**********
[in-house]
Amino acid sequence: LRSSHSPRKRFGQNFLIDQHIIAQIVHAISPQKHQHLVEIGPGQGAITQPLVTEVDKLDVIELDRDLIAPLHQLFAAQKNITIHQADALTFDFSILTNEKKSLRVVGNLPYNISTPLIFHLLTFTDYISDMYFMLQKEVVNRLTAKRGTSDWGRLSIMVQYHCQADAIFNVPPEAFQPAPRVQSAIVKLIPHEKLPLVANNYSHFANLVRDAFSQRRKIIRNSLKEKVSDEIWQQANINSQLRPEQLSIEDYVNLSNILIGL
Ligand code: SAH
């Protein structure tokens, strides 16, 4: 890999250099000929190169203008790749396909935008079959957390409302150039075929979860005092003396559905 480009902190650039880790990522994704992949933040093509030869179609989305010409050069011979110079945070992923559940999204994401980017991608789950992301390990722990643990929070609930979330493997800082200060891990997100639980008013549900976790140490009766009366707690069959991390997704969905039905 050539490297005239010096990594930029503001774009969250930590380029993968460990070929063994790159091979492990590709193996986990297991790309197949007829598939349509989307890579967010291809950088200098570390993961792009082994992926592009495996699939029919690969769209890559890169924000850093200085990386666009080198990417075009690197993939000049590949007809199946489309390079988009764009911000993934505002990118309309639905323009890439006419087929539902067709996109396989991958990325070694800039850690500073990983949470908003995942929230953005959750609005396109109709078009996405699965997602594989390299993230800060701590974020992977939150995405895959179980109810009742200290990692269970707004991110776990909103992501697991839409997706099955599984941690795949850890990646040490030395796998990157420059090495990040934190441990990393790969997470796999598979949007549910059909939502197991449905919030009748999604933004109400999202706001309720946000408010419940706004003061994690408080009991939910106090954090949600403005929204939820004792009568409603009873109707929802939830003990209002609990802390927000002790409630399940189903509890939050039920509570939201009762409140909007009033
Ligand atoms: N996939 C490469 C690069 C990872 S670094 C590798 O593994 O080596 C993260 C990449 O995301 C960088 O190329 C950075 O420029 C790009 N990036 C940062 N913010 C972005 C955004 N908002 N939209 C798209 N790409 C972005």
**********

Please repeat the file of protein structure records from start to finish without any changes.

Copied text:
[in-house]
Amino acid sequence: LRSSHSPRKRFGQNFLIDQHIIAQIVHAISPQKHQHLVEIGPGQGAITQPLVTEVDKLDVIELDRDLIAPLHQLFAAQKNITIHQADALTFDFSILTNEKKSLRVVGNLPYNISTPLIFHLLTFTDYISDMYFMLQKEVVNRLTAKRGTSDWGRLSIMVQYHCQADAIFNVPPEAFQPAPRVQSAIVKLIPHEKLPLVANNYSHFANLVRDAFSQRRKIIRNSLKEKVSDEIWQQANINSQLRPEQLSIEDYVNLSNILIGL
Ligand code: SAH
């Protein structure tokens, strides 16, 4: 890999250099000929190169203008790749396909935008079959957390409302150039075929979860005092003396559905 480009902190650039880790990522994704992949933040093509030869179609989305010409050069011979110079945070992923559940999204994401980017991608789950992301390990722990643990929070609930979330493997800082200060891990997100639980008013549900976790140490009766009366707690069959991390997704969905039905 050539490297005239010096990594930029503001774009969250930590380029993968460990070929063994790159091979492990590709193996986990297991790309197949007829598939349509989307890579967010291809950088200098570390993961792009082994992926592009495996699939029919690969769209890559890169924000850093200085990386666009080198990417075009690197993939000049590949007809199946489309390079988009764009911000993934505002990118309309639905323009890439006419087929539902067709996109396989991958990325070694800039850690500073990983949470908003995942929230953005959750609005396109109709078009996405699965997602594989390299993230800060701590974020992977939150995405895959179980109810009742200290990692269970707004991110776990909103992501697991839409997706099955599984941690795949850890990646040490030395796998990157420059090495990040934190441990990393790969997470796999598979949007549910059909939502197991449905919030009748999604933004109400999202706001309720946000408010419940706004003061994690408080009991939910106090954090949600403005929204939820004792009568409603009873109707929802939830003990209002609990802390927000002790409630399940189903509890939050039920509570939201009762409140909007009033
Ligand atoms: N996939 C490469 C690069 C990872 S670094 C590798 O593994 O080596 C993260 C990449 O995301 C960088 O190329 C950075 O420029 C790009 N990036 C940062 N913010 C972005 C955004 N908002 N939209 C798209 N790409 C972005």